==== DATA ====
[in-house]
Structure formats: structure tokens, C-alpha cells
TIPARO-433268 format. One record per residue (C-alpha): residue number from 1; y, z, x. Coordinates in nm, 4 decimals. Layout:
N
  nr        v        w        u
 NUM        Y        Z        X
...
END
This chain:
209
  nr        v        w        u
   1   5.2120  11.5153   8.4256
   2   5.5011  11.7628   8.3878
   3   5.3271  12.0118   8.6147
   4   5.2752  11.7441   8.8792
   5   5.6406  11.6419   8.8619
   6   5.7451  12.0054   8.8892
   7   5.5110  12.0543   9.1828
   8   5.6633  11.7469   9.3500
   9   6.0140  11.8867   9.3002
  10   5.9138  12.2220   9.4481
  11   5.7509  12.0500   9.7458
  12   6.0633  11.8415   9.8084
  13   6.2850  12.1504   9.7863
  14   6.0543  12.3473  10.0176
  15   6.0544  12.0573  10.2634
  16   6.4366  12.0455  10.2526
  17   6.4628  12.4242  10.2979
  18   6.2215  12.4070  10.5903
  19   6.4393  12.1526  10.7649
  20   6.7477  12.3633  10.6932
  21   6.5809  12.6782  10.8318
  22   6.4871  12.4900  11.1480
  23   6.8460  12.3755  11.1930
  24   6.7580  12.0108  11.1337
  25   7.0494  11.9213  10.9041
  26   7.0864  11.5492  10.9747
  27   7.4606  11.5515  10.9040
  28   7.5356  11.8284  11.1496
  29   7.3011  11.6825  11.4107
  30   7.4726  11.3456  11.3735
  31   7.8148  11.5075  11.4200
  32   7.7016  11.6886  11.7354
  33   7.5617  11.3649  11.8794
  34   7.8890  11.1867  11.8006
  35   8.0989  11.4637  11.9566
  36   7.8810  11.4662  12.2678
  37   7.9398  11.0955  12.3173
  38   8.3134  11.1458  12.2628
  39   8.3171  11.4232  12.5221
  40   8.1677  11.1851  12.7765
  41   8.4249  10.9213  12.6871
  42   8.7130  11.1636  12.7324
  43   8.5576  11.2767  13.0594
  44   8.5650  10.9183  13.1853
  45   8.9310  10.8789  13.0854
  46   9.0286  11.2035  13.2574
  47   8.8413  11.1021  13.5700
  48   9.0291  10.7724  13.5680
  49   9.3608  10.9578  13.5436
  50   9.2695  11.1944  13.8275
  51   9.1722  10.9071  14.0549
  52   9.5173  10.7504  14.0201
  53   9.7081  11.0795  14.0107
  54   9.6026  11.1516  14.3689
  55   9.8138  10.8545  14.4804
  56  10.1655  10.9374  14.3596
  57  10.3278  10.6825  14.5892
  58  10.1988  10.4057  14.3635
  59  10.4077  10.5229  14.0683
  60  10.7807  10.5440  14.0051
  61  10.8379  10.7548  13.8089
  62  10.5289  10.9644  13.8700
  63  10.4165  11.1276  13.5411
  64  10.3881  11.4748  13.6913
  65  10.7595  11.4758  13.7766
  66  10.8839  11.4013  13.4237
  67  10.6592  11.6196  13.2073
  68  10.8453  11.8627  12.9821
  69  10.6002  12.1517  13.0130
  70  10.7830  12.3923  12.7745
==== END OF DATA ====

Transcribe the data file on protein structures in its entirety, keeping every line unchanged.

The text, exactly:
[in-house]
Structure formats: structure tokens, C-alpha cells
TIPARO-433268 format. One record per residue (C-alpha): residue number from 1; y, z, x. Coordinates in nm, 4 decimals. Layout:
N
  nr        v        w        u
 NUM        Y        Z        X
...
END
This chain:
209
  nr        v        w        u
   1   5.2120  11.5153   8.4256
   2   5.5011  11.7628   8.3878
   3   5.3271  12.0118   8.6147
   4   5.2752  11.7441   8.8792
   5   5.6406  11.6419   8.8619
   6   5.7451  12.0054   8.8892
   7   5.5110  12.0543   9.1828
   8   5.6633  11.7469   9.3500
   9   6.0140  11.8867   9.3002
  10   5.9138  12.2220   9.4481
  11   5.7509  12.0500   9.7458
  12   6.0633  11.8415   9.8084
  13   6.2850  12.1504   9.7863
  14   6.0543  12.3473  10.0176
  15   6.0544  12.0573  10.2634
  16   6.4366  12.0455  10.2526
  17   6.4628  12.4242  10.2979
  18   6.2215  12.4070  10.5903
  19   6.4393  12.1526  10.7649
  20   6.7477  12.3633  10.6932
  21   6.5809  12.6782  10.8318
  22   6.4871  12.4900  11.1480
  23   6.8460  12.3755  11.1930
  24   6.7580  12.0108  11.1337
  25   7.0494  11.9213  10.9041
  26   7.0864  11.5492  10.9747
  27   7.4606  11.5515  10.9040
  28   7.5356  11.8284  11.1496
  29   7.3011  11.6825  11.4107
  30   7.4726  11.3456  11.3735
  31   7.8148  11.5075  11.4200
  32   7.7016  11.6886  11.7354
  33   7.5617  11.3649  11.8794
  34   7.8890  11.1867  11.8006
  35   8.0989  11.4637  11.9566
  36   7.8810  11.4662  12.2678
  37   7.9398  11.0955  12.3173
  38   8.3134  11.1458  12.2628
  39   8.3171  11.4232  12.5221
  40   8.1677  11.1851  12.7765
  41   8.4249  10.9213  12.6871
  42   8.7130  11.1636  12.7324
  43   8.5576  11.2767  13.0594
  44   8.5650  10.9183  13.1853
  45   8.9310  10.8789  13.0854
  46   9.0286  11.2035  13.2574
  47   8.8413  11.1021  13.5700
  48   9.0291  10.7724  13.5680
  49   9.3608  10.9578  13.5436
  50   9.2695  11.1944  13.8275
  51   9.1722  10.9071  14.0549
  52   9.5173  10.7504  14.0201
  53   9.7081  11.0795  14.0107
  54   9.6026  11.1516  14.3689
  55   9.8138  10.8545  14.4804
  56  10.1655  10.9374  14.3596
  57  10.3278  10.6825  14.5892
  58  10.1988  10.4057  14.3635
  59  10.4077  10.5229  14.0683
  60  10.7807  10.5440  14.0051
  61  10.8379  10.7548  13.8089
  62  10.5289  10.9644  13.8700
  63  10.4165  11.1276  13.5411
  64  10.3881  11.4748  13.6913
  65  10.7595  11.4758  13.7766
  66  10.8839  11.4013  13.4237
  67  10.6592  11.6196  13.2073
  68  10.8453  11.8627  12.9821
  69  10.6002  12.1517  13.0130
  70  10.7830  12.3923  12.7745